Dear all my beloved readers,
I'm currently doing research in the health industry and have uncovered important information that needs to be fully disclosed to you and everyone you know. Please click here to read my first article published about the cover-up of hidden MSG and its potentially harmful health effects.
Must-See Movies or Events:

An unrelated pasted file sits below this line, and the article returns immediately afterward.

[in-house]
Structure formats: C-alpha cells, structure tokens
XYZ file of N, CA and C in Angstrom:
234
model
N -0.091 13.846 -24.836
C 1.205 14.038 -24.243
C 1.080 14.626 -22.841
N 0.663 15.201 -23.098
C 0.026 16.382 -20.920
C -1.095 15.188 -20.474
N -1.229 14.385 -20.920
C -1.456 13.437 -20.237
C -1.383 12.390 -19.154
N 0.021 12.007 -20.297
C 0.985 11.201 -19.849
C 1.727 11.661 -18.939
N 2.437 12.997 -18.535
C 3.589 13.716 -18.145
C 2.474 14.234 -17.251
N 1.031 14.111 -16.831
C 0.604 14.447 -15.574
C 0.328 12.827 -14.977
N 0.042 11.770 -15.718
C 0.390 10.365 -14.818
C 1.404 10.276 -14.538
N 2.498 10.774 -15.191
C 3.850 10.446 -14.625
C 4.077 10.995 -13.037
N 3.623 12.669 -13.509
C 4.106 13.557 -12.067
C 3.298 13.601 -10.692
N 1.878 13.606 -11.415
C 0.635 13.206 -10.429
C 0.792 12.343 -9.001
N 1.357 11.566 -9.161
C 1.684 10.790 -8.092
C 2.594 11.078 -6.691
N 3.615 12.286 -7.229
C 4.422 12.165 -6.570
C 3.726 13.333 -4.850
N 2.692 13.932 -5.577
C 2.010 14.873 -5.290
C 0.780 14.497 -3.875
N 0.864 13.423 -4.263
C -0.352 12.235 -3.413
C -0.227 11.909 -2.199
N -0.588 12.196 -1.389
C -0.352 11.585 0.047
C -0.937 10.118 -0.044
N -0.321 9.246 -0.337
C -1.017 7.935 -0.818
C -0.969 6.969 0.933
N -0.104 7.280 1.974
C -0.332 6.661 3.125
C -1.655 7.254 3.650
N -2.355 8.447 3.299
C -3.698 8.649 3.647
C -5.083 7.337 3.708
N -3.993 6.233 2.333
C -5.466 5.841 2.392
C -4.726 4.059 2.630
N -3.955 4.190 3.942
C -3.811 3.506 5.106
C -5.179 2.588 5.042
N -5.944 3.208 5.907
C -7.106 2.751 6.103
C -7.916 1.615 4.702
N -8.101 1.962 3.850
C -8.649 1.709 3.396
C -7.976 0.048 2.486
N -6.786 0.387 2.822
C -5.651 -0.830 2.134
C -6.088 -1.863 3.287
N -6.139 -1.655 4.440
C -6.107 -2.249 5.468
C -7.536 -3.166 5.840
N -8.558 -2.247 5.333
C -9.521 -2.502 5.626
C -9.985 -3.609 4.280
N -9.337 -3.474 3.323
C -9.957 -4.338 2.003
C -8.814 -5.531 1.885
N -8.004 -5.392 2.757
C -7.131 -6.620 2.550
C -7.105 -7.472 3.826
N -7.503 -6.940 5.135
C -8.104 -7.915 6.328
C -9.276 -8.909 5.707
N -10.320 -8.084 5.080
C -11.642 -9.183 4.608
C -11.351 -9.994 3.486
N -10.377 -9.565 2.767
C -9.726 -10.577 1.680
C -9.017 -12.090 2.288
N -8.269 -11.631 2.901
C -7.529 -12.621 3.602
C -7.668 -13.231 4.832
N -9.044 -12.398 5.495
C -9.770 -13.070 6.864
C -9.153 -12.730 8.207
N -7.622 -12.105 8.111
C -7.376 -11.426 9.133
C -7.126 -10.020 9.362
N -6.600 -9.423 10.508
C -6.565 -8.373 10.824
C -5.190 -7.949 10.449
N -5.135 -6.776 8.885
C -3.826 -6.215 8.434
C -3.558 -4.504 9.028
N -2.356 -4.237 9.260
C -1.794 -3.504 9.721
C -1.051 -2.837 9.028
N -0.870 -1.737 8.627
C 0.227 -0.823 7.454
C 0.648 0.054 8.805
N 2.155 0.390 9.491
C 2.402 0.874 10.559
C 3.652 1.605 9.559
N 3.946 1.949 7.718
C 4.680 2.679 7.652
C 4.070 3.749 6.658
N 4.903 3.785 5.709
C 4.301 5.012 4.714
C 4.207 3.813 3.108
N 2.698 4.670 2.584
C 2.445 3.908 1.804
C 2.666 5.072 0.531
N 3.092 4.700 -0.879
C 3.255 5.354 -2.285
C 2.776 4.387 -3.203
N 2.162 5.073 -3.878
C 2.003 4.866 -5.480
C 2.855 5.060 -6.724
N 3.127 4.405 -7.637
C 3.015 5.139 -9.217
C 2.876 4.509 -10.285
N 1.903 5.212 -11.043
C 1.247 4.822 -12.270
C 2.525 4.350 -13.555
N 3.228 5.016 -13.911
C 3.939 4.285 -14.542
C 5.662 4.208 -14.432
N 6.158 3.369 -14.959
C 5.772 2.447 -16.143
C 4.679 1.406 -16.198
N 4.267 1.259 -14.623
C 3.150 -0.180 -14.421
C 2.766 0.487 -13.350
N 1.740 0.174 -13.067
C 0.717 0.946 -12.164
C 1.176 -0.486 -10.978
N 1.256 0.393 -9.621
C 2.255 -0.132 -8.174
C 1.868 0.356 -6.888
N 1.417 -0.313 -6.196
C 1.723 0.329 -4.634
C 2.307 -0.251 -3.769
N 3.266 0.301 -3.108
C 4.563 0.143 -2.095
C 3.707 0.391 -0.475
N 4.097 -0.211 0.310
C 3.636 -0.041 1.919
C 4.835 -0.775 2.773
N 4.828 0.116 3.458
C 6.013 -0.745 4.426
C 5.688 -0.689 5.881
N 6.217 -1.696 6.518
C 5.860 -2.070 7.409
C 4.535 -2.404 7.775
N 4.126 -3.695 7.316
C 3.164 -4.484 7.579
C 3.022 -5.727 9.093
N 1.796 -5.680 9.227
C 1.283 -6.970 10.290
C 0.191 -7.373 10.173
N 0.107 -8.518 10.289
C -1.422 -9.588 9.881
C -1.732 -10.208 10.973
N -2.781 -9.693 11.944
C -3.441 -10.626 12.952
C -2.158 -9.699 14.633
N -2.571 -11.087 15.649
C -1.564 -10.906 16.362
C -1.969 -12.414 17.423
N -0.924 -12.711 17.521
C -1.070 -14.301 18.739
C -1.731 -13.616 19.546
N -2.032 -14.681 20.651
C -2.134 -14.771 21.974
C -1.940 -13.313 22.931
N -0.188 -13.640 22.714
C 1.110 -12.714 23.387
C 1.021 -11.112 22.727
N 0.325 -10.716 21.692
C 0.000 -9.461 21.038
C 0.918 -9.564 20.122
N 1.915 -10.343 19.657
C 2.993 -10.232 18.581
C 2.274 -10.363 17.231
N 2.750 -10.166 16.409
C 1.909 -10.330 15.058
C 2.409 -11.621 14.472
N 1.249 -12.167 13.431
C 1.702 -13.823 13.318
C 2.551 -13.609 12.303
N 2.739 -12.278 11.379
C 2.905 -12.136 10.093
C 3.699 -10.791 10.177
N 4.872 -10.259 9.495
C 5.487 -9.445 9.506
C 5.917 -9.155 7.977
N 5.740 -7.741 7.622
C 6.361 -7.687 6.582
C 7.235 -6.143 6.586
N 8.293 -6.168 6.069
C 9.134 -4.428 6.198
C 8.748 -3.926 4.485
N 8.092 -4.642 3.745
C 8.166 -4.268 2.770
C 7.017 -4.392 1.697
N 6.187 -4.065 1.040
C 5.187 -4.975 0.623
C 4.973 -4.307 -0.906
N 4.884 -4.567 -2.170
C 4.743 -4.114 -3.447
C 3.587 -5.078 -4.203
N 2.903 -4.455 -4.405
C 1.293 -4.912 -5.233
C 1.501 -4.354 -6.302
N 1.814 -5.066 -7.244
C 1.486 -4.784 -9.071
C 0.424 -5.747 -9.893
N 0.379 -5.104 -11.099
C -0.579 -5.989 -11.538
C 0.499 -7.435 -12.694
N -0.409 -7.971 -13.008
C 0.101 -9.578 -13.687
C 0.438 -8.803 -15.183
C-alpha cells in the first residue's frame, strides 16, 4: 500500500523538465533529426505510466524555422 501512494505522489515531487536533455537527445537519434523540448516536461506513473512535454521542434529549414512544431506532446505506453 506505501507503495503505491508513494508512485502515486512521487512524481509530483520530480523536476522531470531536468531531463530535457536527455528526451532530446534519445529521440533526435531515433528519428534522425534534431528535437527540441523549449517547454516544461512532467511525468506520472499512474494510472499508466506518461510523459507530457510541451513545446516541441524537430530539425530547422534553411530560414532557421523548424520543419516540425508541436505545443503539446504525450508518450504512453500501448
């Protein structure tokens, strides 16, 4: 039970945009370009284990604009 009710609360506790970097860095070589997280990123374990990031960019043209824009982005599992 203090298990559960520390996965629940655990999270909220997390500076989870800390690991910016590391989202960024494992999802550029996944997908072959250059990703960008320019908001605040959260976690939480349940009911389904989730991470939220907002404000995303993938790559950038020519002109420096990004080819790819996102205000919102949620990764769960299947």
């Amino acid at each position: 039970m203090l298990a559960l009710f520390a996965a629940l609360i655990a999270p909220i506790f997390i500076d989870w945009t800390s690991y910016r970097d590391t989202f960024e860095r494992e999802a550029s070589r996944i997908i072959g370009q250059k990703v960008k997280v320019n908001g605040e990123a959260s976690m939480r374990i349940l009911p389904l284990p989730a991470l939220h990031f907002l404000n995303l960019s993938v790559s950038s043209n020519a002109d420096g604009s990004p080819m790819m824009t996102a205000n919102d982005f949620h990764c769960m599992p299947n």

The controversial doc Vaxxed: From Cover-Up to Catastrophe, about the CDC's cover-up of data in a 2004 study that links MMR (Measles-Mumps-Rubella) vaccines to autism, will open your eyes to the corruption of a government agency whose job is to protect public welfare. Dr. Andrew Wakefield, the film's director, combines fair and balanced interviews with sources ranging from parents of autistic children who were harmed by MMR vaccines to politicians, doctors and a former pharmaceutical rep along with archival footage of congressional audio recordings of Dr. William Thompson, CDC whistleblower who called Dr. Brian Hooker, a biologist, to confess that the CDC had covered-up and even manipulated crucial data in the 2004 study. Vaxxed does bring up the fact that Dr. Wakefield was accused of fraud in his 1998 report on MMR vaccines and autism, but he was falsely accused. Unless you're made out of stone, you'll find yourself deeply moved by the interviews with the parents of children who have been injured by MMR vaccines and show clear signs of autism. The facts presented will enrage you because they show how the CDC knew that MMR vaccines are linked to autism, but did everything in their power to supress that link. You'll learn that, according to the National Childhood Vaccine Injury Act of 1986, pharmaceutical companies cannot be held liable for causing harm to consumers injured by MMR vaccines (in other words: you can't sue them), and that when it comes to scientific testing, MMR vaccines aren't tested as rigorously and thoroughly as pharmaceutical drugs. There are no long-term studies that have tested MMR vaccines nor are there any studies that test unvaccinated children against vaccinated children. For all of you naysayers who might be in disbelief that the CDC would not conduct such tests (doubt is a healthy reaction, after all), please click here to watch a clip of Dr. Coleen Boyle, the Director of the National Center on Birth Defects and Developmental Disabilities at the CDC, admitting at a congressional hearing that no vaccinated vs unvaccinated studies to test the MMR vaccine safety have been conducted yet. Vaxxed shows you in an easy-to-understand way precisely how the CDC covered-up and manipulated the data from the 2004 study, and what makes that data so crucial for the sake of public welfare to begin with. Even more enraging are the revolving doors between government and Big Pharma: Dr. Julie Louise Gerberding, the former director of the CDC during that study, now works for the pharmaceutical company Merck as President of Merck Vaccines. Merck just so happens to have an exclusive license to manufacture MMR vaccines. Make of that what you will. Not surprisingly, Dr. Gerberding declined to be interviewed. Her silence speaks louder than words, though. Big Pharma seems like a pimp while government agencies such as the CDC and even the mainstream media are essentially Big Pharma's unctuous prostitutes. Learning about the CDC's conscious decision to undermine public welfare reminds me of what Hannah Arendt wrote about the banality of evil. Many members of the CDC are merely following orders and don't even consider the option of subversively criticizing the "party line" like Dr. Thompson dared to do so bravely. How is the CDC's cover-up not a crime against humanity? If there were any justice in this world, they would be tried in the Hague. If there were indeed a Nuremberg-like trial for the CDC, it's doubtful that the excuse "I was just following orders" would be accepted. Better yet, there should be mandatory mental health assessments for all government agencies as well as politicans. Just imagine if Donald Trump were to undergo a mental health assessment! I wouldn't be surprised at all if Narcissistic Personality Disorder were a common mental illness found in our government. Regardless of where you stand on the issue of vaccines, Vaxxed will ultimately change the way you look at vaccines and the CDC as long as you're a critical thinker who's open to new information and not a "Good German." To be fair, though, the doc doesn't highlight the difference between two kinds of vaccines: vaccines that contain adjuvants and thimerosal, a preservative that contains mercury, and live, attenuated vaccines that don't have any adjuvants and preservatives. How easily can vaccines without adjuvants and preservatives be found? Are they safer than vaccines with adjuvants and preservatives? That's a minor, forgivable issue that can be solved once you do more research and ask questions after watching the film. Prepare to be concurrently enlightened, alarmed, and enraged. Instead of seeing vapid junk like Batman v. Superman (which is part of America's "bread and circuses"), see this important exposť and then decide for yourself whether or not it's worth the risk for you and your children to be injected with an MMR vaccine. If you disagree or doubt what's said in the documentary, that's alright because doubt is a healthy part of critical thinking. However, you have no right to pressure/threaton anyone to into censoring the film as long as the safety of vaccines are in question. All of the individuals in our government and Big Pharma-related agencies who have used threats to censor Vaxxed have merely brought America closer to Nazi Germany than it already is. I wouldn't be surprised if those very same individuals would have voted for Hitler and been welcomed into his Nazi party. No, that is not hyperbole, and I will not be retracting that statement even if you were to pay me $100 trillion. Oh, and a message to the cowardly members of the Immunization Action Coalition who used pressure and threats to censor Vaxxed: you will never even come close to possessing the talents of Joseph Goebbels when it comes to suppressing the truth from the public. Questions that every tax-paying American citizen should consider to ask the CDC are: 1) Why do they think that the case of MMR vaccine safety is closed without an independent study involving vaccinated vs non-vaccinated children? 2) If that study were to conclude that MMR vaccines were indeed harmful, would the CDC admit it? 3) How would that admission affect the CDC's profits as well as Big Pharma's profits? Would the CDC sacrifice significant profits for the sake of public welfare? As a taxing paying citizen, I encourage you to call the CDC and ask them those questions directly. Hopefully, they're not too busy singing the song "Edelweiss" with members of Big Pharma or the IAC. Just so you know, hydrologized gelatin, an ingredient found in adjuvanted vaccines, contains processed free glutamic acid, a.k.a. MSG, a neurotoxin. Please click here to read about the cover-up of hidden MSG and its potentially harmful health effects. Cinema Libre Studio opens Vaxxed at the Angelika Film Center.